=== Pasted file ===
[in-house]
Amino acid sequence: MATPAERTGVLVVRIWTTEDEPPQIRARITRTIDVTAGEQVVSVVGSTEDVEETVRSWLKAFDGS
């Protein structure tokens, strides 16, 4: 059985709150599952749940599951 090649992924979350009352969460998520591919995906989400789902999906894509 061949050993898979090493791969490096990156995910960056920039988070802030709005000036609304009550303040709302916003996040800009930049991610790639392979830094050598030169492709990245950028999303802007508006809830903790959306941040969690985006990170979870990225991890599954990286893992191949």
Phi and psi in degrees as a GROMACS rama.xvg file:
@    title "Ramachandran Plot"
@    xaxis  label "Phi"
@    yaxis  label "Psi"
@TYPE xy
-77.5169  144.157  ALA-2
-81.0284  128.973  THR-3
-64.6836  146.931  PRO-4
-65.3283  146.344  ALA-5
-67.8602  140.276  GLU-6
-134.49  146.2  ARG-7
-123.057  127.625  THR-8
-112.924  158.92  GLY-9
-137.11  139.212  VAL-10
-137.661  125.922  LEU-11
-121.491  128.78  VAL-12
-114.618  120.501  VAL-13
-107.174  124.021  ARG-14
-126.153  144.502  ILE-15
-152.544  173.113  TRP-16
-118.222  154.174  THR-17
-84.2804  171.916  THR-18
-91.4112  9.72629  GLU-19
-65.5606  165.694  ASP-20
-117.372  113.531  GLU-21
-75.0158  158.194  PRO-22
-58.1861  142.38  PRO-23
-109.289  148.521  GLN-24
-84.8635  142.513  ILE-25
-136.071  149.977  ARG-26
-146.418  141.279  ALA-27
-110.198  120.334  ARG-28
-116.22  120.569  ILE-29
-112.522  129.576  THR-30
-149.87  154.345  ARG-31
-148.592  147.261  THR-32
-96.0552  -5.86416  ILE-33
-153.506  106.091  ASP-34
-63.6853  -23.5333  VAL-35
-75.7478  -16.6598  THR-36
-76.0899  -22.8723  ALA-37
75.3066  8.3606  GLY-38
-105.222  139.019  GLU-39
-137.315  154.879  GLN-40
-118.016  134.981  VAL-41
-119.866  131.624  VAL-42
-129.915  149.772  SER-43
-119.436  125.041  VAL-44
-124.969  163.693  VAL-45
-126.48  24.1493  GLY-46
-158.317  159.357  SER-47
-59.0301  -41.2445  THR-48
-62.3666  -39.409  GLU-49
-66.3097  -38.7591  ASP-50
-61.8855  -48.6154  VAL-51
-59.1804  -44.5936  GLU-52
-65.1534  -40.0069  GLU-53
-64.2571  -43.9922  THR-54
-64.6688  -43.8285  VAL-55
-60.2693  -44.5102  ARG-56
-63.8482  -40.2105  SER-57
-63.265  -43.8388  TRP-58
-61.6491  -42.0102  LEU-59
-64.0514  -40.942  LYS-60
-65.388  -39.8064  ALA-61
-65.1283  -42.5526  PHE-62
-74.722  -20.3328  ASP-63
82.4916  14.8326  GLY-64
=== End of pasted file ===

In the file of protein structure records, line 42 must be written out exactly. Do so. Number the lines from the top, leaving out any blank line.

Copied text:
-63.6853  -23.5333  VAL-35